This is a movie about resuming a job that stopped more than 40 years ago. During the 1970s, journalist Linda Lipnack Kuehl collected information about her late idol Billie Holiday. Until she tragically passed away in February 1978. Both women were American and had a tormented existence, which explained Linda’s fascination with the Philadelphia-born and Baltimore-raised jazz singer Eleanora Fagan, professionally known as Billie Holiday. Just like Billie, Linda was attracted to men who did not bring out the best in her. But they were also very different: Billie was from a black and poor background, while Linda was white and from a wealthy family.
For four decades, nobody listened to Linda’s tapes. Nobody attempted to complete the unfinished job. Until British documentarist James Erskine decided to join the puzzle pieces. There is abundant footage of Billie Holiday as well as extensive interviews conducted by Linda with those who knew her best: her friends and family.
Linda’s own voice provides the backbone to the narrative. Tony Bennet shares peculiar anecdotes, including a very unexpected item that Billie hid in her stockings. Her pimp Monroe boasts giving girls black eyes (which he believed they wore as a token of pride). A cousin and childhood friends share the details of Billie’s unorthodox life and personality.
Billie started working as a prostitute at the age of 13th, which provided her with a sense of practicality and directness that she retained for life. Her language was expletive-laden and confrontational, with “motherfucker” and “cocksucker” being her favourite words. Her fiery temperament and profound emotions were duly transferred onto her songs. She sings many of the big hits throughout the movie, including My Man and a goosebumps-inducing rendition of the controversial Strange Fruit (dubbed “one of the biggest protest songs ever recorded”, about the lynching of black people being compared to fruit hanging from Southern trees).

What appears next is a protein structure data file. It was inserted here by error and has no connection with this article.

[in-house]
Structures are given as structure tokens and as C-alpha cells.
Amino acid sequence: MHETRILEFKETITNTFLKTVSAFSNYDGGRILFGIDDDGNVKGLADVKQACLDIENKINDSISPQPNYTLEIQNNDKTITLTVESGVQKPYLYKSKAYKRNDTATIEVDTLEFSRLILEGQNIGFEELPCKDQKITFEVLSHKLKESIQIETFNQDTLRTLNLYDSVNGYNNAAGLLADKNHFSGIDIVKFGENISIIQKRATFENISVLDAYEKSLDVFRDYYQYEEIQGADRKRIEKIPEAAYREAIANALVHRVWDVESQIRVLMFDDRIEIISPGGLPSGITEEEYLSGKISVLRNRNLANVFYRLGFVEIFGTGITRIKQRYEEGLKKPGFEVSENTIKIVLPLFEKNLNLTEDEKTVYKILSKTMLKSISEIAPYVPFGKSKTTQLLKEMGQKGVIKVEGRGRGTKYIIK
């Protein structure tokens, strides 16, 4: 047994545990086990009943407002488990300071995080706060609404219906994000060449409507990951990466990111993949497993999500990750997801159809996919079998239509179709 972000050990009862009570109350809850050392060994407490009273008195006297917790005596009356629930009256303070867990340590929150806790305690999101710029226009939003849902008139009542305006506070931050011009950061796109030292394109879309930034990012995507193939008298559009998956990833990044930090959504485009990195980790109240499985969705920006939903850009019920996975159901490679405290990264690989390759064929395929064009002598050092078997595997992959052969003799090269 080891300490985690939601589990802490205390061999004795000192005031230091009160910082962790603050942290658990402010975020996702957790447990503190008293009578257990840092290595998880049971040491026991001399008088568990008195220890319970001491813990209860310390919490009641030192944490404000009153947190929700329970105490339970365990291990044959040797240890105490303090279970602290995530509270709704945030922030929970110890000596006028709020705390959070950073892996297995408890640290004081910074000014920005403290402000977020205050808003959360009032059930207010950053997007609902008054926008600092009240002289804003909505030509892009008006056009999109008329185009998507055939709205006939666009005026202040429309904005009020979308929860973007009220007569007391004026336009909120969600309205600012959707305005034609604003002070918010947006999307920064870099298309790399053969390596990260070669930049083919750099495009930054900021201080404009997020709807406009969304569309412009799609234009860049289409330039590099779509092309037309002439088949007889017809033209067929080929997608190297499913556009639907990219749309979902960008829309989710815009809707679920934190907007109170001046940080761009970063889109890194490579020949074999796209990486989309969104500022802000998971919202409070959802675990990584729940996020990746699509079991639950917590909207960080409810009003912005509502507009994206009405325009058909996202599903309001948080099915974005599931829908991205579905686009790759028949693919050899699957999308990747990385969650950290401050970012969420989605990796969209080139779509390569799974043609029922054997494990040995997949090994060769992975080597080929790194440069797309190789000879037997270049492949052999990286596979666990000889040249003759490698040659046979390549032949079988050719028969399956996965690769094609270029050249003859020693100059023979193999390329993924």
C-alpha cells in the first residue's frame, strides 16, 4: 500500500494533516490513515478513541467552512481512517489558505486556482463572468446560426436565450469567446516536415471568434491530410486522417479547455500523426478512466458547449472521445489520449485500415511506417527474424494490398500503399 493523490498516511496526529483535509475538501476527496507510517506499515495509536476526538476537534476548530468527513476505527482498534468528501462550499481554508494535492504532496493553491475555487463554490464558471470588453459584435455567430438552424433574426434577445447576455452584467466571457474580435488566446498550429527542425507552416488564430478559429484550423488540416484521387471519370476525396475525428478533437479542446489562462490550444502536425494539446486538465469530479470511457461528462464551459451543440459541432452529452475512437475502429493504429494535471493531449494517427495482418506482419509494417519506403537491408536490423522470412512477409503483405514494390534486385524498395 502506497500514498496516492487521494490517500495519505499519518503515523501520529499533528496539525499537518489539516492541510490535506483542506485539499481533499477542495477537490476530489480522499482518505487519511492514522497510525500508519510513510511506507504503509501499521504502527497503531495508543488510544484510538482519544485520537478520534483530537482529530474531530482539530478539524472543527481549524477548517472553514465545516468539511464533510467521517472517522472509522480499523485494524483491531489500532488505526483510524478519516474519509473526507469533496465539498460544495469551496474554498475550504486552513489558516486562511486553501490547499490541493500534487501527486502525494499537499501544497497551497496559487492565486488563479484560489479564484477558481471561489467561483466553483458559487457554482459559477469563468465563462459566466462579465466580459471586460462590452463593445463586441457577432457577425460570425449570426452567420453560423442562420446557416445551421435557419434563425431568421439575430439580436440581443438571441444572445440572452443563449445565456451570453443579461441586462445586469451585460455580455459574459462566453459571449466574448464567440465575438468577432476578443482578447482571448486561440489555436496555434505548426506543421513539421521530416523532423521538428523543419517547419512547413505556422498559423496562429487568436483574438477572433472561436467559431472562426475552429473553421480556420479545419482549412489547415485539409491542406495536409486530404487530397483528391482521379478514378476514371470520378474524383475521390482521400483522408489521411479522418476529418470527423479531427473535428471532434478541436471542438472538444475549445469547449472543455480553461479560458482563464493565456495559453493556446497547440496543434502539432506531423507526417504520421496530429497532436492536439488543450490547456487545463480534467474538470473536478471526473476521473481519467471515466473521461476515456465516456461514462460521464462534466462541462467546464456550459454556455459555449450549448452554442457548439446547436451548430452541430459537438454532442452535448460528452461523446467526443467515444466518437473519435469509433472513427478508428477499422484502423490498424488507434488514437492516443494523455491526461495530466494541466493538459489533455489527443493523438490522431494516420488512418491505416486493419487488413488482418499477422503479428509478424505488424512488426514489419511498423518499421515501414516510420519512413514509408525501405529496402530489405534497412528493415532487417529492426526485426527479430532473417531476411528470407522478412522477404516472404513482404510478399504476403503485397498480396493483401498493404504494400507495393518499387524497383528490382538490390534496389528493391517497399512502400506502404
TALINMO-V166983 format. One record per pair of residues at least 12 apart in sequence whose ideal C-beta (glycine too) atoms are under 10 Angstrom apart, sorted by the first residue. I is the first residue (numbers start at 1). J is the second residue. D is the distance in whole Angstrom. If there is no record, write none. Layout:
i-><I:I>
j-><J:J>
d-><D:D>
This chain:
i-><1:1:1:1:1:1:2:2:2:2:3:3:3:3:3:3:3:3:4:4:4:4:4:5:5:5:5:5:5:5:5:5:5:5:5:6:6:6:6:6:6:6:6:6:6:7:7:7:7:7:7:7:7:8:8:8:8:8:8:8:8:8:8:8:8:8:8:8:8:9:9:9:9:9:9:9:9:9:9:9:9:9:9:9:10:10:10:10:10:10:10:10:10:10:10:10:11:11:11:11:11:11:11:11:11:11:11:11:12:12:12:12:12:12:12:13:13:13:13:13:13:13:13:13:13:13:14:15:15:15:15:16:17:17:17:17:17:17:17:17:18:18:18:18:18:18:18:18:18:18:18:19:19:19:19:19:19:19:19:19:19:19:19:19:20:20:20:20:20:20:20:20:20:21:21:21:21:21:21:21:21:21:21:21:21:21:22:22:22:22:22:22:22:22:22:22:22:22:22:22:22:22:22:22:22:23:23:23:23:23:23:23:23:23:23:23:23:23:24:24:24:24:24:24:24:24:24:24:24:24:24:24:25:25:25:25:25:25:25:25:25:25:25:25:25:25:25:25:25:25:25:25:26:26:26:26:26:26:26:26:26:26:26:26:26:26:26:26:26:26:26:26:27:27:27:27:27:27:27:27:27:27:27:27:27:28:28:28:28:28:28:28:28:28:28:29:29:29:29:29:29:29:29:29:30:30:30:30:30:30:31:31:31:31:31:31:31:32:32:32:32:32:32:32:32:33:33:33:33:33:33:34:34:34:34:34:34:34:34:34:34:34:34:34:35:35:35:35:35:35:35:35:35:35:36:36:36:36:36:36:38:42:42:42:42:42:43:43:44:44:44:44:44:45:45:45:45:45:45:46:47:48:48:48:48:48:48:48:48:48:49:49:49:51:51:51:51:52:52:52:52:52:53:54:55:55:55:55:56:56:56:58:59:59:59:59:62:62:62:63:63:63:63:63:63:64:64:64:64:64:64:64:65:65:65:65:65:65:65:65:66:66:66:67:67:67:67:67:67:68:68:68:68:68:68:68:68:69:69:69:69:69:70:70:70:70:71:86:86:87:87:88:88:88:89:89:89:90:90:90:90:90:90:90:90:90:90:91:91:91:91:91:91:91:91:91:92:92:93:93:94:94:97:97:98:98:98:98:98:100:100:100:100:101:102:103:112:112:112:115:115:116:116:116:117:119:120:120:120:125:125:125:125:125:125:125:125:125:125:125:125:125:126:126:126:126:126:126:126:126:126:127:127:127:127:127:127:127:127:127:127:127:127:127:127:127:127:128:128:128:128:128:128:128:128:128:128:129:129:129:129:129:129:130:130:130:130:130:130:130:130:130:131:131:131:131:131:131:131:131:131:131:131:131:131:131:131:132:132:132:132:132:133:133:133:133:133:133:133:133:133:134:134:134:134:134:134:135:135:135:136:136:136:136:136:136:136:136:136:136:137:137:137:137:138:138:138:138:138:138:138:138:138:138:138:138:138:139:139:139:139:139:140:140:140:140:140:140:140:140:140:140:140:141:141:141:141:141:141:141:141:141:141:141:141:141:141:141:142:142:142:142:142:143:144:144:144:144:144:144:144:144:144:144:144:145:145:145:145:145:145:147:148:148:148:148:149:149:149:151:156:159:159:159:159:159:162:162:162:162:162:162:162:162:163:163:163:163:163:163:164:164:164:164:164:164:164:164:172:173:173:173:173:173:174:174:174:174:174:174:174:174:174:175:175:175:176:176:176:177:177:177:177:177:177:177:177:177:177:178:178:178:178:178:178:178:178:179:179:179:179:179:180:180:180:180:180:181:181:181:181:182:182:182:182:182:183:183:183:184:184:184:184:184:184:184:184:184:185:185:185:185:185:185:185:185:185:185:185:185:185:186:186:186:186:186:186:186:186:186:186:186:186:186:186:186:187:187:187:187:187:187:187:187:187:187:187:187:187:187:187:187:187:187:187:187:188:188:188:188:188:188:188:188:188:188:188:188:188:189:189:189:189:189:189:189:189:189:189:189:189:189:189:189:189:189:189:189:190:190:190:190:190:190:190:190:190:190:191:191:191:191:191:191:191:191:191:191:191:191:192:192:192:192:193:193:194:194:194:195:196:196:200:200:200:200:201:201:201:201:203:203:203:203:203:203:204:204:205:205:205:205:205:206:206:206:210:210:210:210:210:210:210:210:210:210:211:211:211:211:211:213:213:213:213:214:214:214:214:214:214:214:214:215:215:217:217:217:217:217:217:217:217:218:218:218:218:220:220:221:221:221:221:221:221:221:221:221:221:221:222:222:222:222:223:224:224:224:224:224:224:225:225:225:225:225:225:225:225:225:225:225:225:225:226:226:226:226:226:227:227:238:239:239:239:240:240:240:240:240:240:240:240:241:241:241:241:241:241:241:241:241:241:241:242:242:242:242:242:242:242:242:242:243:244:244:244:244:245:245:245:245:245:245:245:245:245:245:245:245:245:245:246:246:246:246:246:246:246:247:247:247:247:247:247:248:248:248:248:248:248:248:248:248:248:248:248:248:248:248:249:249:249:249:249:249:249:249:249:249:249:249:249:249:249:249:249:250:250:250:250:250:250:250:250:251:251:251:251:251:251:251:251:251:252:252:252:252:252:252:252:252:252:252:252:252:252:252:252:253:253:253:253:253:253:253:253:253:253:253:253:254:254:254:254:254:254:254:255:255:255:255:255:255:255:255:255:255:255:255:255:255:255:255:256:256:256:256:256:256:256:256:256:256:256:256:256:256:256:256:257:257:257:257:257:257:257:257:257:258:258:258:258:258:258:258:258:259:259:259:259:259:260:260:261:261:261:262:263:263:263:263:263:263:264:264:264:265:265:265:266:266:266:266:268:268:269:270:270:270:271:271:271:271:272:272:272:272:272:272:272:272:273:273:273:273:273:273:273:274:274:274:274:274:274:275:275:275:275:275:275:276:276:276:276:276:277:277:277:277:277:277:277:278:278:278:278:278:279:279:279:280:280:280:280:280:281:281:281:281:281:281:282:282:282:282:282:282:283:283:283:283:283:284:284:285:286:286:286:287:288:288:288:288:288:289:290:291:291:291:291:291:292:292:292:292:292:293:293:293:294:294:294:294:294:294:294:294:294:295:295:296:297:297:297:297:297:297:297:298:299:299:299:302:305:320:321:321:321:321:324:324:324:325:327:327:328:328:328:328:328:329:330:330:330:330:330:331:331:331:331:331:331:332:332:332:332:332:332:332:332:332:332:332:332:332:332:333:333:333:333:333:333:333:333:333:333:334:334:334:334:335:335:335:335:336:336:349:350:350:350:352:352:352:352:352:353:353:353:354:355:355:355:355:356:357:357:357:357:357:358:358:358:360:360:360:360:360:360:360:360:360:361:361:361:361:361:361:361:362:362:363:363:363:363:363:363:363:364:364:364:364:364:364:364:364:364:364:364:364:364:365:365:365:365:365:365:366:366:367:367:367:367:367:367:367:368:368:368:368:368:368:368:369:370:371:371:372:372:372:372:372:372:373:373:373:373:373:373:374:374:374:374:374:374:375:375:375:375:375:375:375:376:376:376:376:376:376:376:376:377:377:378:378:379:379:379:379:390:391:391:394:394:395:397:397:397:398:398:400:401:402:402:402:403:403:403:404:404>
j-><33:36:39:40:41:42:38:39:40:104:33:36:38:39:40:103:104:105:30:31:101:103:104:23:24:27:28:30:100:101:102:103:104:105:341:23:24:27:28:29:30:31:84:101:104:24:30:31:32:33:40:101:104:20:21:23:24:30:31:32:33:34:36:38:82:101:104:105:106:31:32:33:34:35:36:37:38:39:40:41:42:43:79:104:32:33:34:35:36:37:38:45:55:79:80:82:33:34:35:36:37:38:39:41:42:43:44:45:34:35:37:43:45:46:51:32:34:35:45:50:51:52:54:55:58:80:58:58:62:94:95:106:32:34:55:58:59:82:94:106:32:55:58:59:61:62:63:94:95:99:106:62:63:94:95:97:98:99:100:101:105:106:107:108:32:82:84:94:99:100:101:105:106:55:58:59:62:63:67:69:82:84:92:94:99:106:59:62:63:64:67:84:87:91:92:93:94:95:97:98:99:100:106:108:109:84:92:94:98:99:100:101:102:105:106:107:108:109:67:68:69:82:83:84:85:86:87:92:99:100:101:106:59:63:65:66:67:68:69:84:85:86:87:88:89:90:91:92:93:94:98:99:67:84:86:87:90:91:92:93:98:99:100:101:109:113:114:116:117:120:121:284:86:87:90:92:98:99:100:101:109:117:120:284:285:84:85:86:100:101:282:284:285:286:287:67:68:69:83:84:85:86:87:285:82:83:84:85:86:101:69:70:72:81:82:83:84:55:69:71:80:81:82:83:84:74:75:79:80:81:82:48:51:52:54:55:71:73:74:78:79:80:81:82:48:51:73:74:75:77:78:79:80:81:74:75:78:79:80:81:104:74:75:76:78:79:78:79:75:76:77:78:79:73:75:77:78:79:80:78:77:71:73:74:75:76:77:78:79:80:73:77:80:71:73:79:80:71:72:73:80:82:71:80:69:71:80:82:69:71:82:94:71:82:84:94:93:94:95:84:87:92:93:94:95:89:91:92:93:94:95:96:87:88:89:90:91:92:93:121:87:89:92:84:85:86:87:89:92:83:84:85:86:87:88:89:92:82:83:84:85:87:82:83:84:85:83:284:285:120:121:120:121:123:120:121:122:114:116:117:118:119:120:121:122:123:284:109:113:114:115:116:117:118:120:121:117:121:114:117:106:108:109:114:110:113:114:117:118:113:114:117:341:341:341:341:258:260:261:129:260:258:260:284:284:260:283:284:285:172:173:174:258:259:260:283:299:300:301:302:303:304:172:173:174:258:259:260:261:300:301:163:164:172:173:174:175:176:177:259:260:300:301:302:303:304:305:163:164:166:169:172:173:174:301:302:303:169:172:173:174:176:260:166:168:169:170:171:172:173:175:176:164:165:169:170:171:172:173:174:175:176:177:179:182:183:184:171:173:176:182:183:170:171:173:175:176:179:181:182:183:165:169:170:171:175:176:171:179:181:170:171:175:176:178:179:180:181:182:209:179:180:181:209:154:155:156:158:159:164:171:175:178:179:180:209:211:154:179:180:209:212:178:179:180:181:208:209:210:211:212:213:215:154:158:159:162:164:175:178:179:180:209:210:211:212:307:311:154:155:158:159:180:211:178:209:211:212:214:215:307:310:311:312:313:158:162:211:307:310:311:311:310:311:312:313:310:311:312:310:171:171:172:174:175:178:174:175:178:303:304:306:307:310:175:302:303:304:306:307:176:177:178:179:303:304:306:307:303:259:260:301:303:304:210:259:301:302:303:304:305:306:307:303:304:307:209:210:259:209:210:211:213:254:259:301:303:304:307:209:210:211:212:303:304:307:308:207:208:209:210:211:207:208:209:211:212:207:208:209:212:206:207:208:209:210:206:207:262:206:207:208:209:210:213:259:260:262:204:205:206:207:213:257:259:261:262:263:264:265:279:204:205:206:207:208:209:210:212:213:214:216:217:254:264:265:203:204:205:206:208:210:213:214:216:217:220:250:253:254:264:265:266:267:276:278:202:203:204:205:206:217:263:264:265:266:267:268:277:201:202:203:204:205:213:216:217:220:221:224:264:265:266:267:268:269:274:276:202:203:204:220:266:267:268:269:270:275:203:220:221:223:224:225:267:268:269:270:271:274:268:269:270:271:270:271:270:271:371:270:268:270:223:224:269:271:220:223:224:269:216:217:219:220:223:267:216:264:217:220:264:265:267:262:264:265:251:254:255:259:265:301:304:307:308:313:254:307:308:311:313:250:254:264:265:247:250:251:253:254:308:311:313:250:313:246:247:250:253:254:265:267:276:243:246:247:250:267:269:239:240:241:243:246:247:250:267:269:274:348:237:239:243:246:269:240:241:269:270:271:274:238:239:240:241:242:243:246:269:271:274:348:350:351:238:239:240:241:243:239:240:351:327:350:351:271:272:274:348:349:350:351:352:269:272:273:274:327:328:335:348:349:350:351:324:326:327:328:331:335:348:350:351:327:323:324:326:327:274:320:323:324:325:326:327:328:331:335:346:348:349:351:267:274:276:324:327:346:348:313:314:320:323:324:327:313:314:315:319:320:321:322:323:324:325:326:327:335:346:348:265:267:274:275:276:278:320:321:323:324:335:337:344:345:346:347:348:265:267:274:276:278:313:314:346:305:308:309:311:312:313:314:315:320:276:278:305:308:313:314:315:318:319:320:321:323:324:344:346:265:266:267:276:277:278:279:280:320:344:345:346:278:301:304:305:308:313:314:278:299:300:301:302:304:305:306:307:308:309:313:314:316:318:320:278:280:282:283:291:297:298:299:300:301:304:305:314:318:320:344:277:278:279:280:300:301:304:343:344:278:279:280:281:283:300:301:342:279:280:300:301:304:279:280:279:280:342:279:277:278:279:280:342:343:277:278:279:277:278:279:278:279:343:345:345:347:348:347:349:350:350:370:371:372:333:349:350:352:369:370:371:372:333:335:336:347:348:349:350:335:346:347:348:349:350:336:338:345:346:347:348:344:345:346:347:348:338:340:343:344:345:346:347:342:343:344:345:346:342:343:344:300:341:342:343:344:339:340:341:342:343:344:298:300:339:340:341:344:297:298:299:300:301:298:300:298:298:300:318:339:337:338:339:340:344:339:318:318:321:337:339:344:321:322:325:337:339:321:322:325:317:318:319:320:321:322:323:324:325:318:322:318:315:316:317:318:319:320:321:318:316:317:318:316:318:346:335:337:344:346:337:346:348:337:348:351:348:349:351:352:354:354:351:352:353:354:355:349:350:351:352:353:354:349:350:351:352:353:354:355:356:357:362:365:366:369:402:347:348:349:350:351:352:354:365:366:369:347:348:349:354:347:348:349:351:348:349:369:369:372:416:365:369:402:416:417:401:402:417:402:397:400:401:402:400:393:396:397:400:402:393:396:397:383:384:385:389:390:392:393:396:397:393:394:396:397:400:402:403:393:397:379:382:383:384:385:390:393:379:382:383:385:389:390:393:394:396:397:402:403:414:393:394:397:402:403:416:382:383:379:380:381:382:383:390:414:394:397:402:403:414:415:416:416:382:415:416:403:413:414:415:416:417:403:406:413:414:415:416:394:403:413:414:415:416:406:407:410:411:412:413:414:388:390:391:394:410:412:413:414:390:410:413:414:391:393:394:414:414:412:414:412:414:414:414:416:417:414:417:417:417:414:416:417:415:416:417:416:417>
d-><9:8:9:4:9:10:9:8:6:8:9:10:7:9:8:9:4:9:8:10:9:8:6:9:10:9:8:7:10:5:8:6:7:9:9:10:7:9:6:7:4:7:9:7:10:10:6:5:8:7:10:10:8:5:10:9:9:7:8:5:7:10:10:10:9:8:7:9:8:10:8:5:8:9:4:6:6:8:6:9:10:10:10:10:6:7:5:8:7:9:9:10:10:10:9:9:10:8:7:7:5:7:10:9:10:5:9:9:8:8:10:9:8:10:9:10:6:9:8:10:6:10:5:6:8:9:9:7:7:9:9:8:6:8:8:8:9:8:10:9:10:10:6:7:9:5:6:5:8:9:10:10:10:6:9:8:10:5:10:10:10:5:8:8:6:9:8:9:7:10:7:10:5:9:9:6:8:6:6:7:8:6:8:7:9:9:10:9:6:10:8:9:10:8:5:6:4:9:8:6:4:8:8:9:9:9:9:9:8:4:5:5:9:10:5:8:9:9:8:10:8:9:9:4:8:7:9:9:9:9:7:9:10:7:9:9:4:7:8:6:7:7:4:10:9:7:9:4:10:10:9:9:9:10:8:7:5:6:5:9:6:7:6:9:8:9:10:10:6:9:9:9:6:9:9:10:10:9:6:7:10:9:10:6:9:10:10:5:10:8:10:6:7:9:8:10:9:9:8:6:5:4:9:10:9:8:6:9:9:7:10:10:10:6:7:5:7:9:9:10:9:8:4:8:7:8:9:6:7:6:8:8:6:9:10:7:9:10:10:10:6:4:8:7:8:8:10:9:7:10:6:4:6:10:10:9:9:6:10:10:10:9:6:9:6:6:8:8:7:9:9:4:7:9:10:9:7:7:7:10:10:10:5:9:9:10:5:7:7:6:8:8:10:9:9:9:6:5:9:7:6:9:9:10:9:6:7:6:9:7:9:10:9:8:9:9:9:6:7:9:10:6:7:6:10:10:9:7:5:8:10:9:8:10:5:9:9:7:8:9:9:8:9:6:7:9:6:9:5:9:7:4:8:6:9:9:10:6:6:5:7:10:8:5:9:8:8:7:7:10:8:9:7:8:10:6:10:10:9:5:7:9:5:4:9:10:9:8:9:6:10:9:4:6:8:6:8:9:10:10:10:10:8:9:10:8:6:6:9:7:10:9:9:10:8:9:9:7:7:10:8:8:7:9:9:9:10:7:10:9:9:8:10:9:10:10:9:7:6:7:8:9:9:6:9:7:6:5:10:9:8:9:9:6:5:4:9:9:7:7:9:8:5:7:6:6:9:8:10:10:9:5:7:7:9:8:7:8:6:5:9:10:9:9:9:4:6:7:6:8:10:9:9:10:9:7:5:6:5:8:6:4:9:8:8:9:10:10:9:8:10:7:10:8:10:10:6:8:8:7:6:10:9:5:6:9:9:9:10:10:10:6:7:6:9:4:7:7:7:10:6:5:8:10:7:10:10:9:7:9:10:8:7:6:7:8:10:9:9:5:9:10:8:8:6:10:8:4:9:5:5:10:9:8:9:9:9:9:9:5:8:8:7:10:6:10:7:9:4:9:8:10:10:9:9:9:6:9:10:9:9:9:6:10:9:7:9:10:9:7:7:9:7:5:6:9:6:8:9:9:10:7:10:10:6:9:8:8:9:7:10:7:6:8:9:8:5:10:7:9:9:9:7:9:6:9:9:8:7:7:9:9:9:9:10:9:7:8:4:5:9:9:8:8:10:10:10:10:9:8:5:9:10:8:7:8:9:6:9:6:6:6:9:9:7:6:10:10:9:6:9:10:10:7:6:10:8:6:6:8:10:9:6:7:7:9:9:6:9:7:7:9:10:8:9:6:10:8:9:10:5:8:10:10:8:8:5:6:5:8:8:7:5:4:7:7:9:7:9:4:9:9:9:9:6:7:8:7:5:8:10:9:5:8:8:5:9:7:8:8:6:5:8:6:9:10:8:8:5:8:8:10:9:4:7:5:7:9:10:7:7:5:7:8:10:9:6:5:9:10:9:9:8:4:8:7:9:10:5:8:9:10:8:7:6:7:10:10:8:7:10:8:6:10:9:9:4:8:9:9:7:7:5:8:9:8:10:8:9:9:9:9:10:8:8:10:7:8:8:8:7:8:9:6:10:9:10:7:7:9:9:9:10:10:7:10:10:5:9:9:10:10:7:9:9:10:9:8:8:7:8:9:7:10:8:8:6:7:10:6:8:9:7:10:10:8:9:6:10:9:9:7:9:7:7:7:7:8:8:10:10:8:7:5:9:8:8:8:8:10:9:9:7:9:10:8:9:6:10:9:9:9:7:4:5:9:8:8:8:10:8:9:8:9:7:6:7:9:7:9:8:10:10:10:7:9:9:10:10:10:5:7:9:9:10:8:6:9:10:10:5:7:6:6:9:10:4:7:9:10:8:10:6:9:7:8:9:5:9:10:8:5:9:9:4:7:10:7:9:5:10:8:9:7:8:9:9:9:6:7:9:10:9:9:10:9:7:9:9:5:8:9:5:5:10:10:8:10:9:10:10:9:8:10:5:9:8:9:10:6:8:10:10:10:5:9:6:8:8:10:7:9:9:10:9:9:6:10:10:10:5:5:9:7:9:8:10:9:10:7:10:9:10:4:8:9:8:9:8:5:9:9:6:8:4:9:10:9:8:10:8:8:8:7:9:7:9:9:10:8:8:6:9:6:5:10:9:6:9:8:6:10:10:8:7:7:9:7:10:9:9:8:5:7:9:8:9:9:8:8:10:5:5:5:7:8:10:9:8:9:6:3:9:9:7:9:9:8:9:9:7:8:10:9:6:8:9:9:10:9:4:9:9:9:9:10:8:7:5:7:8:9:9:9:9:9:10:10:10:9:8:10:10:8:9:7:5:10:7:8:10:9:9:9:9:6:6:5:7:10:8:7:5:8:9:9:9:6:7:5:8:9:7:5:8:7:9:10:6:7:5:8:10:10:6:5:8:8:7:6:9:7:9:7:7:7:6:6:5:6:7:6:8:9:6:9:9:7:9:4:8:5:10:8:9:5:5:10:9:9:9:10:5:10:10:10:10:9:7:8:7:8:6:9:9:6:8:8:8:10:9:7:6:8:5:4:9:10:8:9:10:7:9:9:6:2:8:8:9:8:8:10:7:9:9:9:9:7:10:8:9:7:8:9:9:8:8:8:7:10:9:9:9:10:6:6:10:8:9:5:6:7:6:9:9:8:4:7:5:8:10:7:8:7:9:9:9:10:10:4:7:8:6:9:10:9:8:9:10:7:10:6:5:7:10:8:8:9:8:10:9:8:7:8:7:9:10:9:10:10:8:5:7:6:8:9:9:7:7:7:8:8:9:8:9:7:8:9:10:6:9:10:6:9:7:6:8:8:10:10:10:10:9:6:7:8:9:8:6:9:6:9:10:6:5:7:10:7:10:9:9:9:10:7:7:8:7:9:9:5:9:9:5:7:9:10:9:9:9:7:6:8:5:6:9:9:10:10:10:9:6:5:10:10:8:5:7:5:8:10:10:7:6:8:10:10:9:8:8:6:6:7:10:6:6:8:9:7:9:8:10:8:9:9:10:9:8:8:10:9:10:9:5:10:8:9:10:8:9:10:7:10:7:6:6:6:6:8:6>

Race is indeed a pervasive topic, in a racially segregated and openly racist nation. Billie was asked to paint her skin black as she was not deemed dark enough to perform with a black band. Conversely, she encountered problems when travelling with her white crew, having to seek hotels and restaurants for the “colored” – the same issue faced by pianist Don Shirley, as portrayed in last year’s Best Picture Oscar winner Green Book (Peter Farrelly).
Alcohol and drugs became the venting outlet for Billie’s turbulent life. A friend speculates: “narcotics were a type of self-punishment”, “she never experienced real love, she just suffered”. That’s despite having had many partners and describing herself as a “sex machine”. Billie often mixed cocaine with heroin, and dabbled with “assorted pills”. She consequently had many problems with the law, being arrested for the first time in 1947 for narcotics possession. She eventually lost nearly all the fortune she had amassed. She died in 1959 with virtually nothing to her name, despite being one of the best-paid artists of her time. Billie’s addiction seemed to be imprinted in her DNA: her father Clarence too was an alcoholic.
This 97-minute documentary wraps up with Billie Holiday’s final performance in London, shortly before her death. We then learn the details of Linda’s mysterious and untimely death. All in all, a moving tribute to two women who never met and were somehow bonded through their suffering.
Billie will be in selected cinemas in Wales and Scotland and virtual cinema in England from 13th November and available digitally from 16th November on Amazon and iTunes. The film will also be at the EFG London Jazz Festival on 15th November.